Bovine respiratory disease (BRD) is a major health problem of cattle worldwide. It inflicts considerable financial losses in beef herds [15, 13] and is the most common cause of mortality in dairy cattle . It is also an important welfare problem of calves. The causation is multifactorial and the disease appears to be a result of the interaction of infectious micro-organisms and such predisposing factors as host defence, environment and stress [22, 35]. Only a few reports exist on respiratory diseases of cattle in Finland [24, 28, 21]. In addition, limited field studies have been published from other Nordic countries [6, 30, 18, 10]. Finland has a special situation, with freedom from certain aetiological agents. Infectious bovine rhinotracheitis (IBR, BHV-1), for instance, does not exist in Finland. Moreover, Mycoplasma bovis has not been detected in Finnish cattle, and bovine virus diarrhoea (BVD) is very rare [28, 1]. Vaccines against respiratory disease are not used. Antimicrobials are generally not used for disease prevention and sick animals are mostly treated individually with antibiotics. However, the traditional farming system in Finland with small isolated cattle herds is changing. The dairy herds are enlarging gradually and calves of different ages are kept in group pens. In the new rearing system young calves at the age of 1–3 weeks originating from several dairy herds are transported to rearing units and reared in large groups. The aim of this study was to obtain basic knowledge of pathogens associated with bovine respiratory disease in Finland and to evaluate the occurrence of antimicrobial resistance in respiratory bacteria.
Materials and methods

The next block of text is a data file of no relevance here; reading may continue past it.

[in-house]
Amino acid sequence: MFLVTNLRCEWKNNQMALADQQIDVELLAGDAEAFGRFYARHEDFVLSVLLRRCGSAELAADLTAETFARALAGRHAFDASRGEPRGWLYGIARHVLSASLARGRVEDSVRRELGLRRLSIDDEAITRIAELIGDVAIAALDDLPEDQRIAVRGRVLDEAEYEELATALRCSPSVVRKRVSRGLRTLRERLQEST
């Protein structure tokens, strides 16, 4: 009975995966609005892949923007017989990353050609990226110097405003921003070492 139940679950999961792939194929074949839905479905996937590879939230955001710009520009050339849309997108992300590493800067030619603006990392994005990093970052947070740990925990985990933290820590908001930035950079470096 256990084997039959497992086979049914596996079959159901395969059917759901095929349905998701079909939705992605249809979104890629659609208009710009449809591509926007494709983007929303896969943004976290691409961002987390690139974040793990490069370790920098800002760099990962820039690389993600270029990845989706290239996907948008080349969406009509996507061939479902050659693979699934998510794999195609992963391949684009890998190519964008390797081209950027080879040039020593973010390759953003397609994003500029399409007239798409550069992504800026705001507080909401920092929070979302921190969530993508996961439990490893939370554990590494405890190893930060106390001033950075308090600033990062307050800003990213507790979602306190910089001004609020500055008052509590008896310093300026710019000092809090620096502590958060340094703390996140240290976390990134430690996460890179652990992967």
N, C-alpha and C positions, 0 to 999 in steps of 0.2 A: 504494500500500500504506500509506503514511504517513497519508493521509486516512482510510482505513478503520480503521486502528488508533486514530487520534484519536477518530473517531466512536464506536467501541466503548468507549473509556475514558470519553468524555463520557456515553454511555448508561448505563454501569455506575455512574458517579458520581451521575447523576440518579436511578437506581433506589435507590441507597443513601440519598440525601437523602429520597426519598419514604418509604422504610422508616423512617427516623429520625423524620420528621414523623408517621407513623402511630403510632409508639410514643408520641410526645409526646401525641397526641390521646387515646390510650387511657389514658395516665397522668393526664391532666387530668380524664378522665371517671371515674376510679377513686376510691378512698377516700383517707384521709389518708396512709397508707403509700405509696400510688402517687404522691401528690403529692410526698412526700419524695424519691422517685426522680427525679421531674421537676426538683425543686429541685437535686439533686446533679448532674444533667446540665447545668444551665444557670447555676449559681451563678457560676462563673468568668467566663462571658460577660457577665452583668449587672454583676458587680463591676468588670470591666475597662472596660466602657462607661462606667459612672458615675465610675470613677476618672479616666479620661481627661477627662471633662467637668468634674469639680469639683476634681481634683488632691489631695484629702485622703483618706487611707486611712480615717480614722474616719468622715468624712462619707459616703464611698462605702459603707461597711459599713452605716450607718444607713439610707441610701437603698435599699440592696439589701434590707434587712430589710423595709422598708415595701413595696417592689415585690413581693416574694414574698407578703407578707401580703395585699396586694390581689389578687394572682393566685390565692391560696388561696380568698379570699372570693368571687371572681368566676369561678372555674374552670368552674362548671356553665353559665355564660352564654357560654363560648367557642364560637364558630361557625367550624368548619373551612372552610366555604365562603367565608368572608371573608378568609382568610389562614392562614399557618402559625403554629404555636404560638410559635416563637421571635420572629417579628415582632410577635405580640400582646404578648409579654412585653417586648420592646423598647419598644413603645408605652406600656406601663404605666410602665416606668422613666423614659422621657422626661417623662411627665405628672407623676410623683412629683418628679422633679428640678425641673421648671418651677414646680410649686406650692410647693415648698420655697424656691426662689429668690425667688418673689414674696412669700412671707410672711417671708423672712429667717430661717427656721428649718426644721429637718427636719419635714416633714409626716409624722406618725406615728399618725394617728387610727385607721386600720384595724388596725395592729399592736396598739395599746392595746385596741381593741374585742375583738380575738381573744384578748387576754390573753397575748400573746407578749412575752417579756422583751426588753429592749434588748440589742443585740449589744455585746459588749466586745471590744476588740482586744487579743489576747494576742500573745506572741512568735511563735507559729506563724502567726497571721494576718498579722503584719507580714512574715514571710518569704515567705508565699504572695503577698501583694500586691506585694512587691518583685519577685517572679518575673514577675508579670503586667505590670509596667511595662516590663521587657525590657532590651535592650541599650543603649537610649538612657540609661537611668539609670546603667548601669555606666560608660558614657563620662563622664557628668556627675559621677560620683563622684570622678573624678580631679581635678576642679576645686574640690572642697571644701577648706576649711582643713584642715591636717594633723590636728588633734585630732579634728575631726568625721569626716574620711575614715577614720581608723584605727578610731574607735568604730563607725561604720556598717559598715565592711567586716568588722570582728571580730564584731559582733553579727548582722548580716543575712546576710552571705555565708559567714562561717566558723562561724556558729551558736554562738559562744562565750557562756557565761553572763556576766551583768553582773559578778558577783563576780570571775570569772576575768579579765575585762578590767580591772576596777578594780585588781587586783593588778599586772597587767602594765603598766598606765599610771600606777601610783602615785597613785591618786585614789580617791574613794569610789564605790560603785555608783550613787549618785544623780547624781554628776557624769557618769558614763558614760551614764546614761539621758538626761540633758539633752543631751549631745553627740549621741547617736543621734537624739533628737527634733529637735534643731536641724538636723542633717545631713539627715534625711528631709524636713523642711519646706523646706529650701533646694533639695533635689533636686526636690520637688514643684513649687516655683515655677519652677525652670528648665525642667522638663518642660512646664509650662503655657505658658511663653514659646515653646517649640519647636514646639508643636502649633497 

This study was conducted from November 1998 to December 1999. Eighteen cattle herds situated in eastern, southern and western Finland were included. All herds had problems with bovine respiratory disease. Ten of the farms were rearing dairy-bred bull calves for beef, and 8 farms had dairy herds. The size of the beef-raising herds varied between 48 and 217 (mean 107) animals, and the dairy herds had 30–130 (mean 72) cows. Five diseased calves from each farm were chosen for closer examination, altogether 90 calves. A thorough clinical examination and tracheobronchial lavage were performed. The age of the diseased calves varied from 31 to 221 (mean 98) days and the weights were between 40 and 150 (mean 88) kg. All of the calves had abnormal sounds on auscultation of the respiratory tract, and most had either one or several of the following symptoms: fever >39.5°C, elevated respiratory rate (>40/min), cough or nasal discharge. One calf died 5 days after the examination and was autopsied. Blood samples for serological studies were taken from all calves at the beginning of the study, and second samples were taken from 86 calves 3–4 weeks later (paired serum samples). We also collected 6–10 blood samples from other animals of different ages on the farms to obtain more information about the serological situation of the whole herd. Some of the samples were taken from animals aged over 6 months to avoid the influence of maternal antibodies. The tracheobronchial lavage was taken with a special instrument made for collecting samples of the lower respiratory tract from calves . The catheter was inserted nasally into the trachea. As lavage fluid, we used 30–40 ml of phosphate-buffered saline (PBS, Dulbecco's phosphate-buffered saline, Gibco TM, Invitrogen Corporation, Paisley, Scotland, UK). The tracheobronchial fluid was immediately aspirated through the catheter and removed into test tubes with a glucose calf serum (GS) broth for mycoplasma and transport media for bacteria isolation (Portagerm multi-transport medium BioMerieux, Lyon, France). The quantity of the collected fluid varied from 2 ml to over 20 ml.